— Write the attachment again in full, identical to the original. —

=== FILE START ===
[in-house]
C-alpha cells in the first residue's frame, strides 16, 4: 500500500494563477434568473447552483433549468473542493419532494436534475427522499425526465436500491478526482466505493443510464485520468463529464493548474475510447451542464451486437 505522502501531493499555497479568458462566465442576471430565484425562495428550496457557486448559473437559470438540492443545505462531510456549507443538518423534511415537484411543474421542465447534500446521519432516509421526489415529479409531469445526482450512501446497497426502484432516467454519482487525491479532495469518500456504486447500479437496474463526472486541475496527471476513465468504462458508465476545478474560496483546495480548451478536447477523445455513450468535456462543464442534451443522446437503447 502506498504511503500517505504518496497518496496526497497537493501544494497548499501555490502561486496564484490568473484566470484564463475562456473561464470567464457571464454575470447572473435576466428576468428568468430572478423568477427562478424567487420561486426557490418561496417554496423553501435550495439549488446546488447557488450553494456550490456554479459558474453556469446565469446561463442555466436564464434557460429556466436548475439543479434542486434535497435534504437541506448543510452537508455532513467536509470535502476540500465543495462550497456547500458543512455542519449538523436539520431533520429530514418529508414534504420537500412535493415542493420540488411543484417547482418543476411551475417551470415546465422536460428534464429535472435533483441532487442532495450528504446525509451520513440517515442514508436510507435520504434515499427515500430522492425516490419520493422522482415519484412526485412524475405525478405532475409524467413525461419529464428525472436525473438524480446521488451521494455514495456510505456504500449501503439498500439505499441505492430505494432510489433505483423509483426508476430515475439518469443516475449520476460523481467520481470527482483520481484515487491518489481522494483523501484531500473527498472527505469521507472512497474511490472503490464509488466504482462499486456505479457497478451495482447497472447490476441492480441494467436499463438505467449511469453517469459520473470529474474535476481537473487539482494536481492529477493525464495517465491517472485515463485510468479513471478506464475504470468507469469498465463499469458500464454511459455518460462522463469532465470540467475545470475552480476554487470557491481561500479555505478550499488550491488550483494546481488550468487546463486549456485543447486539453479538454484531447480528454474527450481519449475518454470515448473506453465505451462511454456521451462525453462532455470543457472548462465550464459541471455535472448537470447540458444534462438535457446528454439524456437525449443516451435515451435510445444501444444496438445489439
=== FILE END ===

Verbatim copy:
[in-house]
C-alpha cells in the first residue's frame, strides 16, 4: 500500500494563477434568473447552483433549468473542493419532494436534475427522499425526465436500491478526482466505493443510464485520468463529464493548474475510447451542464451486437 505522502501531493499555497479568458462566465442576471430565484425562495428550496457557486448559473437559470438540492443545505462531510456549507443538518423534511415537484411543474421542465447534500446521519432516509421526489415529479409531469445526482450512501446497497426502484432516467454519482487525491479532495469518500456504486447500479437496474463526472486541475496527471476513465468504462458508465476545478474560496483546495480548451478536447477523445455513450468535456462543464442534451443522446437503447 502506498504511503500517505504518496497518496496526497497537493501544494497548499501555490502561486496564484490568473484566470484564463475562456473561464470567464457571464454575470447572473435576466428576468428568468430572478423568477427562478424567487420561486426557490418561496417554496423553501435550495439549488446546488447557488450553494456550490456554479459558474453556469446565469446561463442555466436564464434557460429556466436548475439543479434542486434535497435534504437541506448543510452537508455532513467536509470535502476540500465543495462550497456547500458543512455542519449538523436539520431533520429530514418529508414534504420537500412535493415542493420540488411543484417547482418543476411551475417551470415546465422536460428534464429535472435533483441532487442532495450528504446525509451520513440517515442514508436510507435520504434515499427515500430522492425516490419520493422522482415519484412526485412524475405525478405532475409524467413525461419529464428525472436525473438524480446521488451521494455514495456510505456504500449501503439498500439505499441505492430505494432510489433505483423509483426508476430515475439518469443516475449520476460523481467520481470527482483520481484515487491518489481522494483523501484531500473527498472527505469521507472512497474511490472503490464509488466504482462499486456505479457497478451495482447497472447490476441492480441494467436499463438505467449511469453517469459520473470529474474535476481537473487539482494536481492529477493525464495517465491517472485515463485510468479513471478506464475504470468507469469498465463499469458500464454511459455518460462522463469532465470540467475545470475552480476554487470557491481561500479555505478550499488550491488550483494546481488550468487546463486549456485543447486539453479538454484531447480528454474527450481519449475518454470515448473506453465505451462511454456521451462525453462532455470543457472548462465550464459541471455535472448537470447540458444534462438535457446528454439524456437525449443516451435515451435510445444501444444496438445489439